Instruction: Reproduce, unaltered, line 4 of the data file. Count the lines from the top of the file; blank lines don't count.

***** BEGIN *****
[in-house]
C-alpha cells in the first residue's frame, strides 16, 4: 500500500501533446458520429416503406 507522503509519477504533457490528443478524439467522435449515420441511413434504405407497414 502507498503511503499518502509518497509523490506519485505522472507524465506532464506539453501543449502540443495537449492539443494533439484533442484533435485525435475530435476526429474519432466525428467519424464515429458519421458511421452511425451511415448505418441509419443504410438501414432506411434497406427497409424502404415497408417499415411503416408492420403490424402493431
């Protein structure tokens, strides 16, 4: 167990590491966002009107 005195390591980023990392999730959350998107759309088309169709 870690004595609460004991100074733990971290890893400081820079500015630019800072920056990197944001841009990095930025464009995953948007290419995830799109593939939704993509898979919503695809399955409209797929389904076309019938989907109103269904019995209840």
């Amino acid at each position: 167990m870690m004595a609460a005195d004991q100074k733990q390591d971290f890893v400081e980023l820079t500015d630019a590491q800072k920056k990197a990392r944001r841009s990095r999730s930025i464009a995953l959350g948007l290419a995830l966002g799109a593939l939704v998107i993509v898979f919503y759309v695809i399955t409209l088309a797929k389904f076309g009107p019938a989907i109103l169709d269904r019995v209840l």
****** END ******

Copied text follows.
């Amino acid at each position: 167990m870690m004595a609460a005195d004991q100074k733990q390591d971290f890893v400081e980023l820079t500015d630019a590491q800072k920056k990197a990392r944001r841009s990095r999730s930025i464009a995953l959350g948007l290419a995830l966002g799109a593939l939704v998107i993509v898979f919503y759309v695809i399955t409209l088309a797929k389904f076309g009107p019938a989907i109103l169709d269904r019995v209840l």